How to photograph the moon

Perhaps you saw the latest “moon event” circulating your Facebook feed, headed out and came back with blurry, disappointing pictures. Or perhaps you’re reading this to plan ahead to capture what is expected to be a spectacular moon tonight. Whatever the case is, you want a photo of the moon—how do you get it?

Photographing the moon is tricky because there’s limited light, and a camera’s autofocus won’t work on a night sky either. Getting a great photo of the moon isn’t impossible though—here’s a simple set of instructions on how to photograph the moon for beginners.

What You Need

Any DSLR or mirrorless camera will work to capture the moon, and some super zoom cameras with manual modes can also work well. Besides the obvious (camera), you’ll need:

  • A good lens. A telephoto if you want to single out the moon and capture its details. A wider angle lens will get some of the scenery in too, but if you use a focal length shorter than 50 mm, the moon will look smaller than it does to the naked eye.
  • A tripod
  • A remote release (optional)
  • Patience

How to photograph the moonHow to Photograph the Moon: The Steps

Wait for the right night.

Since the moon has different phases, you’ll get a much better shot simply by waiting for the right night. You’ll want to pay attention to the moons phases. A full moon makes for a great image, but it’s also much brighter, which can make it trickier to get the shot. Of course, complete cloud cover makes shooting the moon impossible as well, so pay attention to the weather too.

The time of day matters when it comes to photographing the moon as well. The moon appears largest when it’s closest to the horizon, so shooting at moonrise or moonset is often the best. You can use an app like LightTrac to identify just when that is for your particular area and day. You can choose to capture the moon during the night, or even during the day once the moon has risen. Events like lunar eclipses and harvest moons are also great times to capture the moon.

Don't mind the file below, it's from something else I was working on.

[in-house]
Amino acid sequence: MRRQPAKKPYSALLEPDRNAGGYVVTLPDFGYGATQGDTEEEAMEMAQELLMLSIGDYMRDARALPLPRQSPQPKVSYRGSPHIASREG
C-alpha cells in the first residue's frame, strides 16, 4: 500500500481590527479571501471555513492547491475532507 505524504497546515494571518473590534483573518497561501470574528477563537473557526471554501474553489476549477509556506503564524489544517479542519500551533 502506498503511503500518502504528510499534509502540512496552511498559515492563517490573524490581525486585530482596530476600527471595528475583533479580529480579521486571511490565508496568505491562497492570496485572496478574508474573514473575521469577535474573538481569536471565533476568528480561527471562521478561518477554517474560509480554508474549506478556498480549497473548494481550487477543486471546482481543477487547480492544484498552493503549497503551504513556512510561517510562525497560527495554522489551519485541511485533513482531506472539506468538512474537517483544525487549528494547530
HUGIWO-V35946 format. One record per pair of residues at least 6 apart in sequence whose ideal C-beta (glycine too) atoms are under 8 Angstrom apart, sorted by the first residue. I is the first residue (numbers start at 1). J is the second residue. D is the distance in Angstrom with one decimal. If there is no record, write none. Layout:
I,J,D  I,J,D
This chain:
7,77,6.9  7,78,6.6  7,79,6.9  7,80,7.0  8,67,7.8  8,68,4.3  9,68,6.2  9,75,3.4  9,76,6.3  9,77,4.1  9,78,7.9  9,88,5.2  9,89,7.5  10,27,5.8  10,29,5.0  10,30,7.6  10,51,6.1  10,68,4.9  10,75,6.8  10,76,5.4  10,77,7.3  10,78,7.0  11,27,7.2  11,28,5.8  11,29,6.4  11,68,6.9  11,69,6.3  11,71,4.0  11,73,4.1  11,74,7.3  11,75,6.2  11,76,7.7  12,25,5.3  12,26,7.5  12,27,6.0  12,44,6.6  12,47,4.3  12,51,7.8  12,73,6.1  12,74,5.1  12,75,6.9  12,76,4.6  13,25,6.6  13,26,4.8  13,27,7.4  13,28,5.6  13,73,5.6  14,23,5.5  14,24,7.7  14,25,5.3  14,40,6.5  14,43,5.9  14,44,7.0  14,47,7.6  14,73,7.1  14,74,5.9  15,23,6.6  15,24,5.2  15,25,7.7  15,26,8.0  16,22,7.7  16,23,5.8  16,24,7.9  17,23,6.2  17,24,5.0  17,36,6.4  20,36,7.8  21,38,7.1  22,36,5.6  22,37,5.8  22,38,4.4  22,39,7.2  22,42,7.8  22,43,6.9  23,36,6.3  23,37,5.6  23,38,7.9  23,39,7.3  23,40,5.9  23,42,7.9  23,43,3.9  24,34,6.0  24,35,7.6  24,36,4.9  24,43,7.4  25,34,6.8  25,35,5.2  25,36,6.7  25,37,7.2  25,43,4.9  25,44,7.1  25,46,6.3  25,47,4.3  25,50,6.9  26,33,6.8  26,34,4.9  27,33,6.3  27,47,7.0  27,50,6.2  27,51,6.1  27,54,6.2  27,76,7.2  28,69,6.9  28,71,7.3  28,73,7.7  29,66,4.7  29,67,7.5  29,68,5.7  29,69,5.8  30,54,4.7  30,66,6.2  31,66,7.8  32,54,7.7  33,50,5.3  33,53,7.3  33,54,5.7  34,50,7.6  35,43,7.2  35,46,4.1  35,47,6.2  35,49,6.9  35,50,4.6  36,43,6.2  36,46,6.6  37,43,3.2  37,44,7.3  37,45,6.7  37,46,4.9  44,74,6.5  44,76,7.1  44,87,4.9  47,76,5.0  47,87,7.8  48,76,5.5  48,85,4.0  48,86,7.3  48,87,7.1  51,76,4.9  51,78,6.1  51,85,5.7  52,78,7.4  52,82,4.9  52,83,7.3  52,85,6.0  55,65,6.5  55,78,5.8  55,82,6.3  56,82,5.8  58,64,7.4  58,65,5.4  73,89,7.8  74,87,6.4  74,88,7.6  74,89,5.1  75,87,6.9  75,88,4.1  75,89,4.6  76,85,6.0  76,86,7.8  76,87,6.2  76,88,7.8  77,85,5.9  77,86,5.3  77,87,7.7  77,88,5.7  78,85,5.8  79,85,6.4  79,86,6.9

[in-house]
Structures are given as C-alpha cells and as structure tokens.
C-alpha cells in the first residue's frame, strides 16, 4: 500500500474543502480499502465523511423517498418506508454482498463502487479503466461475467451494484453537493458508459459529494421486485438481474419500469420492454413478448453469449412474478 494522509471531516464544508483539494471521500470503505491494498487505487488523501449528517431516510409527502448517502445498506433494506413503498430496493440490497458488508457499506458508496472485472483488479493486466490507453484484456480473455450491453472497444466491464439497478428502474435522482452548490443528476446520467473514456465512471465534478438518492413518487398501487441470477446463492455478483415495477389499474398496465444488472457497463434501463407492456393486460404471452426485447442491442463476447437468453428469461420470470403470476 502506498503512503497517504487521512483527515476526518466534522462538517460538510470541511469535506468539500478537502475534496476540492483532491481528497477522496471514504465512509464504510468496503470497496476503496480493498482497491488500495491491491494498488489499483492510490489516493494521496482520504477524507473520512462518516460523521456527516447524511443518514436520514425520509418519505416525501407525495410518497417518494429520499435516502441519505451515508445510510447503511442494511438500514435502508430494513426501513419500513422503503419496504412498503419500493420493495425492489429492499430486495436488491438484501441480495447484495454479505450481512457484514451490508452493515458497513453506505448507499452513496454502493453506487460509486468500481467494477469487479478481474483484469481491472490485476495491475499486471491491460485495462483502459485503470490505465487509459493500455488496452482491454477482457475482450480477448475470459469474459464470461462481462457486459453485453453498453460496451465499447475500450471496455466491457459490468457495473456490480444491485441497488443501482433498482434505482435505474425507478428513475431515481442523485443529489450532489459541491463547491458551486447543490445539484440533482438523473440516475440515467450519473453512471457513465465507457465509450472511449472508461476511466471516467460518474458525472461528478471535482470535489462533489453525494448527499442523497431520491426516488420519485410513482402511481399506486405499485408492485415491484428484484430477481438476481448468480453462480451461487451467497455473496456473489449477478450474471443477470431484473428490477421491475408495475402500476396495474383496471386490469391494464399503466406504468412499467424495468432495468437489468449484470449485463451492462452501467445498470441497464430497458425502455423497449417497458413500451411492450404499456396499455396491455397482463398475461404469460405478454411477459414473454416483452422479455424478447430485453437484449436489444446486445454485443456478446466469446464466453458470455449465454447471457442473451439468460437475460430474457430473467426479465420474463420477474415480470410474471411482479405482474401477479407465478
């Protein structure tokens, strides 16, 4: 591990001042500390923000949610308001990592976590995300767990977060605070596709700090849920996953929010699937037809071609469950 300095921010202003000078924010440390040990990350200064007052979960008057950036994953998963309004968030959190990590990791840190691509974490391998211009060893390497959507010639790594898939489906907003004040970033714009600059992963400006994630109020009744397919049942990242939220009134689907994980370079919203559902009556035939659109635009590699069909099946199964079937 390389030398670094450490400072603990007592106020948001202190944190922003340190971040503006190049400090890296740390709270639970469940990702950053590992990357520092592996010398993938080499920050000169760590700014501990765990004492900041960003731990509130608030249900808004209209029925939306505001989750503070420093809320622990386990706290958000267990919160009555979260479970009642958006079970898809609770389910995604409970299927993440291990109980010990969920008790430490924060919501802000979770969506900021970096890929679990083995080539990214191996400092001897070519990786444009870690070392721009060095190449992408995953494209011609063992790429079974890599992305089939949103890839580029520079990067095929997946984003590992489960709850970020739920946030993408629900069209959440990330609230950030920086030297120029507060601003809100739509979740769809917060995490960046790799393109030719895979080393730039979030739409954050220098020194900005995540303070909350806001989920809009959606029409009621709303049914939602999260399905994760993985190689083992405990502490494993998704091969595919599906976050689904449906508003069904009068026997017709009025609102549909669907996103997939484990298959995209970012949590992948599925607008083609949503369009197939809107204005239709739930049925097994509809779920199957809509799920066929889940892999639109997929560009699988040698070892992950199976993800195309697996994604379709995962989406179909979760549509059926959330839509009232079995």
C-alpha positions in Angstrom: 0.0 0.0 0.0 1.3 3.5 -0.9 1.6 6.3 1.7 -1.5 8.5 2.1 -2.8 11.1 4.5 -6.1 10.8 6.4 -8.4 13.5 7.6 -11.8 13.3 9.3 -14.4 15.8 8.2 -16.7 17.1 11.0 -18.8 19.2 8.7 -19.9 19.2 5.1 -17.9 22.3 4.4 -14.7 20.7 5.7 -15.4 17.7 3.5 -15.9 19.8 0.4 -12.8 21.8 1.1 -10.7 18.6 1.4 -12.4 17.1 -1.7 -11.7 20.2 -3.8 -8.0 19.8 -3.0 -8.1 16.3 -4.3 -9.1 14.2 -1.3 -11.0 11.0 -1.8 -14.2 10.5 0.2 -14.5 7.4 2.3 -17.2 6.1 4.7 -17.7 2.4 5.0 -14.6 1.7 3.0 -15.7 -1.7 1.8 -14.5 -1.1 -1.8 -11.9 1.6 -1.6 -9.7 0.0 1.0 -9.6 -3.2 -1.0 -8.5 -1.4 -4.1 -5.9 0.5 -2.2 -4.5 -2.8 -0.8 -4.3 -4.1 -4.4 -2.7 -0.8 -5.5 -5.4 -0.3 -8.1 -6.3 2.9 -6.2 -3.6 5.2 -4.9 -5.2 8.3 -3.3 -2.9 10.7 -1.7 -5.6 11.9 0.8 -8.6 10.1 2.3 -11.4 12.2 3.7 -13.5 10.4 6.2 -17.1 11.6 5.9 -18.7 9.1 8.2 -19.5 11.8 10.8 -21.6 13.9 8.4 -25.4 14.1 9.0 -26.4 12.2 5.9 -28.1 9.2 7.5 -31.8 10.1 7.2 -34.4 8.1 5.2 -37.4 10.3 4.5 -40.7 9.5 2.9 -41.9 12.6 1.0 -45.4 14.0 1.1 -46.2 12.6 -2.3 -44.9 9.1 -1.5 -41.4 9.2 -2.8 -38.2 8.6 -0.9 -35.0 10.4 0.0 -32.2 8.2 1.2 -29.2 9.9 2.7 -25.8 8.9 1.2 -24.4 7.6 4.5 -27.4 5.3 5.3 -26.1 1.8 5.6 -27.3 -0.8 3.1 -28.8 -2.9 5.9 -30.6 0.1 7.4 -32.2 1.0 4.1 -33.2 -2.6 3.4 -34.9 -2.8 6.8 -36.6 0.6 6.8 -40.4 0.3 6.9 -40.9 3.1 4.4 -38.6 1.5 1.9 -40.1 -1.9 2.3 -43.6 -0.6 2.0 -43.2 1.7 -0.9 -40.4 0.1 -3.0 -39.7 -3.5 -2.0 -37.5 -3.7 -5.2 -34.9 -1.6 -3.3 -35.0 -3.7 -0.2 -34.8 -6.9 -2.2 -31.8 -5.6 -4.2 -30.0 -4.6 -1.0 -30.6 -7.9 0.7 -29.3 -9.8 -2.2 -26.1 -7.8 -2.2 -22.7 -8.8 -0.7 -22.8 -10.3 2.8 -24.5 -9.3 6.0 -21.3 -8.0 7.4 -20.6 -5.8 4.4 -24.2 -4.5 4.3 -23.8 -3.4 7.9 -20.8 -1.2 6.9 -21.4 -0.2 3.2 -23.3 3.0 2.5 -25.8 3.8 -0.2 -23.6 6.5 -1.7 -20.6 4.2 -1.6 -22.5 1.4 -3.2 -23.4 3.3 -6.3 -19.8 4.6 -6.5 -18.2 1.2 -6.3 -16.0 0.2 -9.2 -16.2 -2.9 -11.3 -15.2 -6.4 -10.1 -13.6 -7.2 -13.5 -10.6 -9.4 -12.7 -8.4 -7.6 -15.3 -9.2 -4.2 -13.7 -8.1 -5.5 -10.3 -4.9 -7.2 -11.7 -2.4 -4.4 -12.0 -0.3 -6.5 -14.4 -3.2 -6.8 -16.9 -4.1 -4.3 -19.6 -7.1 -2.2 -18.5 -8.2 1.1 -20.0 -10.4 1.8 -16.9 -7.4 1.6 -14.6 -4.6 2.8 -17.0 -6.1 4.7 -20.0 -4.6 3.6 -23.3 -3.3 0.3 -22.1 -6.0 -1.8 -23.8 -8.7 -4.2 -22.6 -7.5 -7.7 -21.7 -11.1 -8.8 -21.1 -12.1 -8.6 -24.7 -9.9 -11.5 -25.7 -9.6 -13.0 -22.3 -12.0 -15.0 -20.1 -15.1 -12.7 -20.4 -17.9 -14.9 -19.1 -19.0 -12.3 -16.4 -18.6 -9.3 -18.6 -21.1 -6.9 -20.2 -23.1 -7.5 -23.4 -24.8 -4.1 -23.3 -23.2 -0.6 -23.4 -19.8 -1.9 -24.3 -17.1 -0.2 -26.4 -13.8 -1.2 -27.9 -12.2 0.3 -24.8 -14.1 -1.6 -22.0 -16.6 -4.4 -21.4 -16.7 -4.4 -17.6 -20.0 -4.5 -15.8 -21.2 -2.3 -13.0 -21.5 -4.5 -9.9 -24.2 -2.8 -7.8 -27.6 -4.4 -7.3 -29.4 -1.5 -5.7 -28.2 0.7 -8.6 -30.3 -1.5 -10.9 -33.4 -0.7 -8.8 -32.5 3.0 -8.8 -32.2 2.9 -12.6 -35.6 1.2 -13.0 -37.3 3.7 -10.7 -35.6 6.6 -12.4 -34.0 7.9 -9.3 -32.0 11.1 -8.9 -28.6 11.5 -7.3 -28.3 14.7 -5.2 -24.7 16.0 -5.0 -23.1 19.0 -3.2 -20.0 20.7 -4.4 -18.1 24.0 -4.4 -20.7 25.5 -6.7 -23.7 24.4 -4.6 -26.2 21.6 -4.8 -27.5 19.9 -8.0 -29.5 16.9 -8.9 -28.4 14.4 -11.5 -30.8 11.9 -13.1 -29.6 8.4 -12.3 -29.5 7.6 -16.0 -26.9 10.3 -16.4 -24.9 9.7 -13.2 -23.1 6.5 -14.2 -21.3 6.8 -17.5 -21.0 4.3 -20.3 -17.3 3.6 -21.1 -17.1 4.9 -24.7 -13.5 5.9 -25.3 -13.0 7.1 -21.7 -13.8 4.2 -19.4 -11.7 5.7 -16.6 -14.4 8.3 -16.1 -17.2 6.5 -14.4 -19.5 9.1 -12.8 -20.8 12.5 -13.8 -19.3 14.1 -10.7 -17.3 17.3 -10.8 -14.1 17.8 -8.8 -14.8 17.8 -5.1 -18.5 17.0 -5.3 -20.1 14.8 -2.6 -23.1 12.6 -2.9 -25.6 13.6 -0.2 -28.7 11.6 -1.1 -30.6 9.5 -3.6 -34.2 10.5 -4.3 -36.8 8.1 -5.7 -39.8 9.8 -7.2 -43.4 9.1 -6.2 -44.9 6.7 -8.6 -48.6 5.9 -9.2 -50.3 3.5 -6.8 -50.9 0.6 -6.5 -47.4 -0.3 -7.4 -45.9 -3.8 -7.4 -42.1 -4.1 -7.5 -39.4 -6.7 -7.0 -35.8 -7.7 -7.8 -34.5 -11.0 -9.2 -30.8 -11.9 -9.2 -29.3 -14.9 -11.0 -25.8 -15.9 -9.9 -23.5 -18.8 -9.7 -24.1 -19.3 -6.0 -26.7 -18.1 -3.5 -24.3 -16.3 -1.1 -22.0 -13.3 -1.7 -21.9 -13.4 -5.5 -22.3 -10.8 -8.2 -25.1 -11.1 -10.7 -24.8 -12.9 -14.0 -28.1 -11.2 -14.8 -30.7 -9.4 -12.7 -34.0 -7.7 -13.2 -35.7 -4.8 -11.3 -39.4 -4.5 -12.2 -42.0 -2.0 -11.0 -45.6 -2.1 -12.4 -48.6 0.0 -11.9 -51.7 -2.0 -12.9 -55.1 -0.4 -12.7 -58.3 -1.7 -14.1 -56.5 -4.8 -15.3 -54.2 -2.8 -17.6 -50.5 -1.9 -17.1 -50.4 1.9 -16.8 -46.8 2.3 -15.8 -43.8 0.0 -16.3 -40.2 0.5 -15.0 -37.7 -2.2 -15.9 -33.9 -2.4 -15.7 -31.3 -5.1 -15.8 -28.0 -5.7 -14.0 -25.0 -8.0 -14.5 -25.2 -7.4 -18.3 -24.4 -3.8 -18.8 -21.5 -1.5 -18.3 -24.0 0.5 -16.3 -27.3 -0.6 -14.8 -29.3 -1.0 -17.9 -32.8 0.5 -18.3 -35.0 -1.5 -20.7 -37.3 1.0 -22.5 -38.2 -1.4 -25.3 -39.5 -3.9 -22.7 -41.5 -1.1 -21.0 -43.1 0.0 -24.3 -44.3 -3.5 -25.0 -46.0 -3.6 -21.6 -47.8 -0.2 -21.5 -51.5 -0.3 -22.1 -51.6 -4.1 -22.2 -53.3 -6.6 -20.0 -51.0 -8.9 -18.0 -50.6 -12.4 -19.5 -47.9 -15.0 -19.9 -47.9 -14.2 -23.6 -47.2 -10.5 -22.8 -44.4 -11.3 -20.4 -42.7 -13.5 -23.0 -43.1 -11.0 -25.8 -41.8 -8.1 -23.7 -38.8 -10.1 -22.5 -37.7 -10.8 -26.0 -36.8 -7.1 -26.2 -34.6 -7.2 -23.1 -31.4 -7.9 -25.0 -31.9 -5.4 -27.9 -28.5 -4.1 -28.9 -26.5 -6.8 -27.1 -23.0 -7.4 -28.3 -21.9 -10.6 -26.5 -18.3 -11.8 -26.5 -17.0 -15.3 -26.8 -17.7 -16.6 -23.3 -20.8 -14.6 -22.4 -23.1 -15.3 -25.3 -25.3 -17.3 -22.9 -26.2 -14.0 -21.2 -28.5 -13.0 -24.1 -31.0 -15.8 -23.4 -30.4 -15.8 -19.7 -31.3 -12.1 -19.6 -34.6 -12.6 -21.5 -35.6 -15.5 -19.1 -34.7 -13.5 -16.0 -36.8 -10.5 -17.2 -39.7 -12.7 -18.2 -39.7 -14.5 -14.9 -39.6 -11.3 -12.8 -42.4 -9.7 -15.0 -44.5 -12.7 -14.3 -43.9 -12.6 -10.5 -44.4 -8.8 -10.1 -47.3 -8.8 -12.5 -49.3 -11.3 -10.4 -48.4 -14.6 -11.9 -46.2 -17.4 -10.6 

Choose a scene and set up a tripod.

Unlike photographing the stars, light pollution doesn’t have as dramatic of an effect on moon photos. You can use a telephoto lens and shoot just the moon from almost anywhere, or scout out a good landscape and use a lens with a wider angle.

Once you’ve selected your location, set up your tripod. You’ll need a longer shutter speed, so a tripod is necessary for getting a sharp shot.

Set your exposure.

The full moon actually casts quite a bit of light. A bright moon on a black sky throws off the camera’s auto exposure system, so manual mode is a necessity to getting the shot right. The exact settings will depend on your shooting environment—for example, at dusk, you can use a faster shutter speed than at night.

While long exposures are usually great for night photography, there is one problem—the earth and moon are both rotating, so if you use a long shutter speed, you’ll lose some of the details in the moon from motion blur. Of course, the motion isn’t that fast so you will need to keep the shutter speed ideally under 30 seconds to get a clear photo.

Due to the brightness of the moon, you can often use a low ISO and an aperture of f11.

Shooting the moon with some scenery or other elements in the photo? Expose for the moon to keep those details. However, in many instances, this will leave the rest of the scene black. How do you get a well-detailed moon, without underexposing the rest of the scene? This is often achieved through bracketing—taking multiple photos at different exposures, then combining the images in post processing, like with a HDR image. Be sure to take at least two photos, one with the moon well-exposed, and one with the rest of the scene well-exposed. Thanks to that tripod, your shots will be from the same perspective, so combining them is easy.

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How to photograph the moon

Set your focus.

If you try to photograph the moon with autofocus, your camera will attempt to focus but be unable to lock focus on the moon. The moon is so bright and distant that autofocus usually doesn’t work that well, which is why it’s best to manually focus. Turn the lens barrel to infinity, then check your focus in the viewfinder and adjust from there. Nailing the focus may take a few tries, so you may want to practice on a plain moon if you’re hoping to photograph a special lunar event. Once you find that sweet spot, mark it with a sticker or gaffers tape to remember the next time you want to photograph the moon.

Shoot!